‘Blackthorn Winter’ comes from a collection with another watery title: Under the Reservoir. It’s set in winter and the blackthorn isn’t in blossom, though we feel it won’t be long. For now it’s only the light on the leaves that suggests a flowering; elsewhere it’s just starlight and weak sun. Most of the senses are involved, but hearing especially. It’s the tiny original touches that make this poem so effective – ‘the inwards of their leaves’ (an adjective filling in for the unnecessary noun) – and the line breaks, which by this point in his career he can carry off effortlessly, even while allowing himself a slightly Germanic word order: ‘showing – line break –The inwards of their leaves – semicolon – the stars – line break – Because of the bitter wind– line break – Twinkle fiercely’. It’s a bold decision to use ‘twinkle’, but the cliché is disarmed by the juxtaposition of ‘fiercely’. There is so much going on in the sound here too, though it’s a dissonant atonal music: that repeated grunting ‘i’ – bitter/wind/twinkle and a vaguely metallic clatter, more of a tinkling than a twinkling. It’s followed by a whoosh of assonance: ‘a hollow echoing in the woodland’ – all those windy o-sounds. And after such openness everything closes in oppressively, like walking out of a clearing and back into the wood. The lines convey a very Anglo-Saxon energy, heavily stressed words clumped together: there are at least eight stressed syllables in ‘Sunset’s slant light rebuilds ghost villages, echoing’. It’s superbly observed too: the way a low sun can bring out humps and bumps in the meadows. The eighth and ninth lines take us deeper into thickets of prehistory, and Redgrove himself (was ever poet better named?) is lured back into his own rich verbal resources – ‘ceaseless wind-markings’, for example, makes us think of wind erosion but also of carvings on exposed ancient rocks; then there’s a space on the page, and that wonderful lucid final line with its revealing final touch of cartography: ‘To smell the touch of the wind, to hear the contours’. This is a poet who attends to the lie of the land.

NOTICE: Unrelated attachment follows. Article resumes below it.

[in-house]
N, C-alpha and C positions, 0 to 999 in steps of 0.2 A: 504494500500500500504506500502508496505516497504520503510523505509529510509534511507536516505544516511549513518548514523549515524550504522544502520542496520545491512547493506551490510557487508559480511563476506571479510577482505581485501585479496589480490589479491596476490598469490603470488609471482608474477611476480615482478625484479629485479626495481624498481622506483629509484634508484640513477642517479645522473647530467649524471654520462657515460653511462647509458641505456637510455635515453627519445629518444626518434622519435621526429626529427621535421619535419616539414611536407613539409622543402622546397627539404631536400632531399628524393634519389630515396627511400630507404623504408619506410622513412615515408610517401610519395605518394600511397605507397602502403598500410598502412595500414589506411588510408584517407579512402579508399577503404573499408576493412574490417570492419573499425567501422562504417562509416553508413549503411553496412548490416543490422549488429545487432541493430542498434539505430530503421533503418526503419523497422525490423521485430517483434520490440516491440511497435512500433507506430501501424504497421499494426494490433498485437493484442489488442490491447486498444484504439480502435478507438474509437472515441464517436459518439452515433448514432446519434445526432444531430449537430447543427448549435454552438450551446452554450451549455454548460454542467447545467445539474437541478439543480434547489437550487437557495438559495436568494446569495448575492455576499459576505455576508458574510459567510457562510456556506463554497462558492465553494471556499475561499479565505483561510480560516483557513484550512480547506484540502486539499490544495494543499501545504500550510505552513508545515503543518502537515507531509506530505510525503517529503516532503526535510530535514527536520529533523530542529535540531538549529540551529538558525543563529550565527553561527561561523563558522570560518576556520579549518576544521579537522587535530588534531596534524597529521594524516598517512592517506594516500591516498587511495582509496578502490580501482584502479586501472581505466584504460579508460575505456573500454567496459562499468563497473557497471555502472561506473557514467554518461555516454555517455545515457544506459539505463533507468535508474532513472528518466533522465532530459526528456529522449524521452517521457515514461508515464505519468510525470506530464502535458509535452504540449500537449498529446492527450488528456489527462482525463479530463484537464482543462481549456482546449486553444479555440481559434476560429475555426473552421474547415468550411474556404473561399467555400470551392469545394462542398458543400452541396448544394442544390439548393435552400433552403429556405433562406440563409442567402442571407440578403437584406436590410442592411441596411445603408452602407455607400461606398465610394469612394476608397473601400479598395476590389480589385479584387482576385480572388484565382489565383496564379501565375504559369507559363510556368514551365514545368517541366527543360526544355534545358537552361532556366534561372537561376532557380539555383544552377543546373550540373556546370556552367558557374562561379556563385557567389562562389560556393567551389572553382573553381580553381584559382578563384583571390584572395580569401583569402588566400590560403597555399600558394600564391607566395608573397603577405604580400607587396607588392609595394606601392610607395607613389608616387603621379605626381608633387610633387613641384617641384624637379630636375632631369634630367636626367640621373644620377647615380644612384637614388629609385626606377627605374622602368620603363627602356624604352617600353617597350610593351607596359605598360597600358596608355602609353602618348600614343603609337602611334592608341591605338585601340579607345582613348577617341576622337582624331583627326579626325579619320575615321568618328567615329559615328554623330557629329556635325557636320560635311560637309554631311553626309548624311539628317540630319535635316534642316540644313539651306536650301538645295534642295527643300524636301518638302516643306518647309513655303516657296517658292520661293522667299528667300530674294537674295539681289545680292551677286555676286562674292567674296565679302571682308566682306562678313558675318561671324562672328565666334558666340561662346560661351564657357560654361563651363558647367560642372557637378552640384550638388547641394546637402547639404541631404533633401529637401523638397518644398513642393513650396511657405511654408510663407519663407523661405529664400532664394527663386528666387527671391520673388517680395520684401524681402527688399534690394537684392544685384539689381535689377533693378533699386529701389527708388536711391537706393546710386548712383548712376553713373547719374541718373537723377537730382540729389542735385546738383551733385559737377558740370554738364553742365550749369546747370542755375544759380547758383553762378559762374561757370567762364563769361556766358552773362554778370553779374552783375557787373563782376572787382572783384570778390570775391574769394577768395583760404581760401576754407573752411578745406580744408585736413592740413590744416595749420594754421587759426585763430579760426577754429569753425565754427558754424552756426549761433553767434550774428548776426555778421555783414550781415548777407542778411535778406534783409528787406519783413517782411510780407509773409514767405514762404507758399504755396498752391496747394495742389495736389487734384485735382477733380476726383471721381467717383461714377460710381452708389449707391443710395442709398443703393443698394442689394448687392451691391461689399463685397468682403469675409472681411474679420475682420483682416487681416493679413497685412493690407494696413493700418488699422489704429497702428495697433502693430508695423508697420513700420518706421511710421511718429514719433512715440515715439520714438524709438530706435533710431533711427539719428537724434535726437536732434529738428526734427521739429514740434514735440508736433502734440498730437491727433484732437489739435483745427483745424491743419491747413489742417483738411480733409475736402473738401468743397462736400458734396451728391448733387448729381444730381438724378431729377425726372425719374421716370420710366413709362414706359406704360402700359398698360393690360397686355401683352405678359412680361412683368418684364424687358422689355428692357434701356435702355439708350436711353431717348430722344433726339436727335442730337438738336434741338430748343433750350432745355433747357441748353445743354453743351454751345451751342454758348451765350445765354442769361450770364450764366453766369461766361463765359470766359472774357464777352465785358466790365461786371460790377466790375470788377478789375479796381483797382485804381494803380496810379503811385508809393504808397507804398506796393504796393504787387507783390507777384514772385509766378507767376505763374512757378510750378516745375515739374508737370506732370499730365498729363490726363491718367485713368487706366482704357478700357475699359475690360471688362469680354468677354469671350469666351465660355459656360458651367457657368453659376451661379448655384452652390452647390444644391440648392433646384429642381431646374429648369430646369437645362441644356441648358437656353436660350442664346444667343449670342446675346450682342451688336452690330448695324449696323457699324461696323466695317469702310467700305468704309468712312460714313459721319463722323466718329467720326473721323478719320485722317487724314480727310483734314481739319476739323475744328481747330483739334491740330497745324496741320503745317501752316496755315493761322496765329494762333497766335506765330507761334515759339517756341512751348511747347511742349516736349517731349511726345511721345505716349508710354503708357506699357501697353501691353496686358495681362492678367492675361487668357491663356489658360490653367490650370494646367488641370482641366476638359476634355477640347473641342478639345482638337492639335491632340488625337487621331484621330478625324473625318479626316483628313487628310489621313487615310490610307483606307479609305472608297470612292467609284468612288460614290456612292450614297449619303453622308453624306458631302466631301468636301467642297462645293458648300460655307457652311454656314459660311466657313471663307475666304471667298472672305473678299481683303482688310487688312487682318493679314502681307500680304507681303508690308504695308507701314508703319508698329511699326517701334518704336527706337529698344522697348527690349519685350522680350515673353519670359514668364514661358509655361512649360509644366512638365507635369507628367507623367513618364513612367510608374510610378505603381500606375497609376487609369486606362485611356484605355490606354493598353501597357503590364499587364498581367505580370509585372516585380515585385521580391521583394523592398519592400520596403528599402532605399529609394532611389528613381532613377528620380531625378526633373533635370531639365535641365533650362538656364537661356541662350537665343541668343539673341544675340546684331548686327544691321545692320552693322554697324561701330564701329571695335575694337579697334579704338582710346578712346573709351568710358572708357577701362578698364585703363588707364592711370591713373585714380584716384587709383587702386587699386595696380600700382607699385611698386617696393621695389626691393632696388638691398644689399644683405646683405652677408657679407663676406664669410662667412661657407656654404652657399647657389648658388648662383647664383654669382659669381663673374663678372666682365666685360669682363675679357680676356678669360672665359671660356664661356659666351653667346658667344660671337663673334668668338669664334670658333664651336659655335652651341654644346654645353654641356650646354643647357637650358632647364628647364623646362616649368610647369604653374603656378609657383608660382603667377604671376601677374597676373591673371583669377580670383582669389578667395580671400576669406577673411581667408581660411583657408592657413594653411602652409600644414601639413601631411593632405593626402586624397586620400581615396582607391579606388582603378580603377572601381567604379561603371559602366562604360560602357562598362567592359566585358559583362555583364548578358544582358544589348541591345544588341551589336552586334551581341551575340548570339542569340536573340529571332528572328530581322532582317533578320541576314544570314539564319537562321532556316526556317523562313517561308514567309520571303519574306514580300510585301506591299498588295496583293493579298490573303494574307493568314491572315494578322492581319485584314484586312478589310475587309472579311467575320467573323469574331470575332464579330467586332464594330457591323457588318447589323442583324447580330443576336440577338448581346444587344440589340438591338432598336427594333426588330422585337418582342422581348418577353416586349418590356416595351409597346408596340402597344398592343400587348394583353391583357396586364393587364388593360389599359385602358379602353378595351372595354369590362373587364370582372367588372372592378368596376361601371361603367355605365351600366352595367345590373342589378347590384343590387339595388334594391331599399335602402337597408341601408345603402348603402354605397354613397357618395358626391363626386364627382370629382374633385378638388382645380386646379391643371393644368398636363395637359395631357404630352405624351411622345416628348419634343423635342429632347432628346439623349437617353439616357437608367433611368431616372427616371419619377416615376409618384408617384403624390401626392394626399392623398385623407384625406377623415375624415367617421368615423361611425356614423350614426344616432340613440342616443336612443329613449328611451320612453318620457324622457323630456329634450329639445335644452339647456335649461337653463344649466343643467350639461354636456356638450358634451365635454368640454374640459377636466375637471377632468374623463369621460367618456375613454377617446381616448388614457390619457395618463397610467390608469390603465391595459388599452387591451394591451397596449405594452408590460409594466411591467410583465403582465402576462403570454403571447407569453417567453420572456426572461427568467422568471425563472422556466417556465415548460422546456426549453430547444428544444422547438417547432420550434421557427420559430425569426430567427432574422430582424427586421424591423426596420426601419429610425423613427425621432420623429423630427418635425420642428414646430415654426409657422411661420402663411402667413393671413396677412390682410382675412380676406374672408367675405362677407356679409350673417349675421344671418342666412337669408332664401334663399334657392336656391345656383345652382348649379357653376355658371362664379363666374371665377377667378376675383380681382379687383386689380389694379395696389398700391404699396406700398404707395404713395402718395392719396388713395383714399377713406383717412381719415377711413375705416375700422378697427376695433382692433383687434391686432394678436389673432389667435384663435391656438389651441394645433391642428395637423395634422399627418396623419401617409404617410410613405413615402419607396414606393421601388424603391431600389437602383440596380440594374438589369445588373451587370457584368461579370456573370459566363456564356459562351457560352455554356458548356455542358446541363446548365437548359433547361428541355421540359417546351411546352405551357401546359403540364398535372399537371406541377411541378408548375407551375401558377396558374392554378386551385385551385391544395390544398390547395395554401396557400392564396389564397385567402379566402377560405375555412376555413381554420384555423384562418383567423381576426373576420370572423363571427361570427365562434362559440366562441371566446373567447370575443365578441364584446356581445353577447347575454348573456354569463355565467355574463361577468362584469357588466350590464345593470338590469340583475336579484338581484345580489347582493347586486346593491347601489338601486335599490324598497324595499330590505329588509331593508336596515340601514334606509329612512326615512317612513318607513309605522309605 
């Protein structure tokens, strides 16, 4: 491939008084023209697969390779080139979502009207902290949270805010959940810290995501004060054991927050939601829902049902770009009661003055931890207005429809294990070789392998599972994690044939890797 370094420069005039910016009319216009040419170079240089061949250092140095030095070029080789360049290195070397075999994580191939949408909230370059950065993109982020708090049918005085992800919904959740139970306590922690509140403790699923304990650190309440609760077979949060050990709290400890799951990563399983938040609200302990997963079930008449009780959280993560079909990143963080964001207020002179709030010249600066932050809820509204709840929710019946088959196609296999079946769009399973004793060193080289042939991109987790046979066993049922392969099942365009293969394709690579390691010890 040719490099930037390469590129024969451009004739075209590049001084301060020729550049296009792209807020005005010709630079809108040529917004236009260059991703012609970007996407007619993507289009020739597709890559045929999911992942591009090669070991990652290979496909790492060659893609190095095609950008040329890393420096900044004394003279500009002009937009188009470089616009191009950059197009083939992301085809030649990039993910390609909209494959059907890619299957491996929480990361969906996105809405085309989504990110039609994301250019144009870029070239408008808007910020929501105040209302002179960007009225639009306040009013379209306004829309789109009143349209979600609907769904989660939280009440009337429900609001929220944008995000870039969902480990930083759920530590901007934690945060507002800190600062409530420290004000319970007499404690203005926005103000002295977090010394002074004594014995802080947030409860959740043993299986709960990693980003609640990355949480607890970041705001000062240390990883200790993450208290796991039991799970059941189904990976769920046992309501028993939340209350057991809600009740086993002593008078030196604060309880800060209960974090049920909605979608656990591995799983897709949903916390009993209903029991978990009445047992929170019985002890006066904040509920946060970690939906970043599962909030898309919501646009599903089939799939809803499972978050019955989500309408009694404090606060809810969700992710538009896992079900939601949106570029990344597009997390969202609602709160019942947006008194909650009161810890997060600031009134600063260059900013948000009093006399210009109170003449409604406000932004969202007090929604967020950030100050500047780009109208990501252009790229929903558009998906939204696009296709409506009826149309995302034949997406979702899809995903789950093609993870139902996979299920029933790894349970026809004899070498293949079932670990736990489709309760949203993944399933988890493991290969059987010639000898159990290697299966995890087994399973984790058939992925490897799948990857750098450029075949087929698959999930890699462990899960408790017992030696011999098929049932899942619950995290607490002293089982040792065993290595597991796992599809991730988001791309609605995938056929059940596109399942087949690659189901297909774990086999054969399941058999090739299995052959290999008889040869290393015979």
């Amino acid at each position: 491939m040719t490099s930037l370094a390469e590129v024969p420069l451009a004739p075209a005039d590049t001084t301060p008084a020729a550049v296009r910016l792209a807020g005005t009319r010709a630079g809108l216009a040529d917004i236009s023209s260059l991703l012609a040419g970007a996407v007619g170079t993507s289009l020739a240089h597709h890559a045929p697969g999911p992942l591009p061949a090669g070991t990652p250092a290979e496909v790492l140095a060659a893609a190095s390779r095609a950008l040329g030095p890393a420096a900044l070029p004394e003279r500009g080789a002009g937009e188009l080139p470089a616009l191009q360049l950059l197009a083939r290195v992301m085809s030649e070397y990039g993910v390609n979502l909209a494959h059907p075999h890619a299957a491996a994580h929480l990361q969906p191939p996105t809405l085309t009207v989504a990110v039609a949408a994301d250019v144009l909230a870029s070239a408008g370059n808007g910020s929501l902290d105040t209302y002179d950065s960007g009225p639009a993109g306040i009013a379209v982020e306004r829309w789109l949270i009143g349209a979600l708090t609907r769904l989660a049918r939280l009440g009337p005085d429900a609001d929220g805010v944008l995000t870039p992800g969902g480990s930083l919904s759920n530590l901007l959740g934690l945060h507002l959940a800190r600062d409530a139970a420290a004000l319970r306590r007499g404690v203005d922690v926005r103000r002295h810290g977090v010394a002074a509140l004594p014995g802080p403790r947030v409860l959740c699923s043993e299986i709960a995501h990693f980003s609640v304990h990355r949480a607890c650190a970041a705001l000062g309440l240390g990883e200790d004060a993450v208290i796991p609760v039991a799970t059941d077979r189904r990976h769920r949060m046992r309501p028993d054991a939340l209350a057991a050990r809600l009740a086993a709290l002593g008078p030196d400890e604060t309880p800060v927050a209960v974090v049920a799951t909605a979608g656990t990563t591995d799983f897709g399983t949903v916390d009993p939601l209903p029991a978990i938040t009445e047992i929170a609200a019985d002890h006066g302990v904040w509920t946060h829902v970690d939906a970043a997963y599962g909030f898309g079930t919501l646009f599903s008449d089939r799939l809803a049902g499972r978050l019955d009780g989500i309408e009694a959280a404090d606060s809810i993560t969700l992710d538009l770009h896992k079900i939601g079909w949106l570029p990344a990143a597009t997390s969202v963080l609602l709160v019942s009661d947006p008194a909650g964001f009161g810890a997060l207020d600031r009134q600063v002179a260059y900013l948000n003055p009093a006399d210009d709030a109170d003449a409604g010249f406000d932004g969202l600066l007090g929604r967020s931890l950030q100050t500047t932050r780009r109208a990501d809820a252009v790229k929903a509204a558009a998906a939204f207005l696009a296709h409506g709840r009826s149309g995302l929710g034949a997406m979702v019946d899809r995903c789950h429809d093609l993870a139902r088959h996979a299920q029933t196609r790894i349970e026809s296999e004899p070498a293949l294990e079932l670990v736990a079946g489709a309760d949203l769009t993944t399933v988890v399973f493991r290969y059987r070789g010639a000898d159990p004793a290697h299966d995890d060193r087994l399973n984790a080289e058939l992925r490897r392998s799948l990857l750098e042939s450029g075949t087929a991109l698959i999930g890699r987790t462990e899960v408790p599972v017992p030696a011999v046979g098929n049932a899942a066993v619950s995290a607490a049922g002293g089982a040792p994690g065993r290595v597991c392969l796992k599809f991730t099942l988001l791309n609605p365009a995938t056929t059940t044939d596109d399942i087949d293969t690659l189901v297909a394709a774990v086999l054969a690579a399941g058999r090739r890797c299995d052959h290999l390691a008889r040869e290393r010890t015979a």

Peter Redgrove writes his strongest poetry – lines without any best-before stamp – when he is economical, when he cuts back, but also when there is some concrete subject. Otherwise, a Redgrove poem can just be an abstract account of abstraction; always very musical, of course, and often very bracing. Undeniably it can sometimes be wonderful just to bathe in the gale-force of a poet’s ungrounded imagination. We certainly have few toe-holds in ‘Dr Faust’s Sea-Spiral Spirit’, and that’s true of the bulk of the Collected Poems, although it’s not like the obscurity of, say, the Martians or the Metaphysicals, where there is a ‘key’ to the imagery. Even reading Neil Roberts’s exemplary biography will not provide answers. We are at sea and that’s that. We have to accept the risk, which is part of the thrill. All this should make his work an especially exciting example for today’s younger poets, many of whom look to John Ashbery, Jorie Graham and further back to Wallace Stevens, aspiring to the same kind of lofty philosophical abstraction.


On the face of it it’s hard to think of anyone less like Wallace Stevens than Peter Redgrove, at least as far as lifestyle and personality are concerned: yet as poets they share a great deal. Even if we hadn’t read Peter’s ‘The Idea of Entropy at Maenporth Beach’ or ‘Thirteen Ways of Looking at a Blackboard’, we might guess that he was an influence. But I think the latter poem shows that his sense of humour is more convincing than Stevens’s – Redgrove certainly loved a pun, as some of the titles prove (‘Silence Fiction’ is my favourite). ‘Thirteen Ways’ is a terrific parody, and a brilliant piece of comedy in its own right though it was omitted from the Collected and all the Selecteds perhaps because some of the references to blackness – playful and thoughtful though they are – might be misinterpreted. It’s a pity, because the poem has so much wit and energy.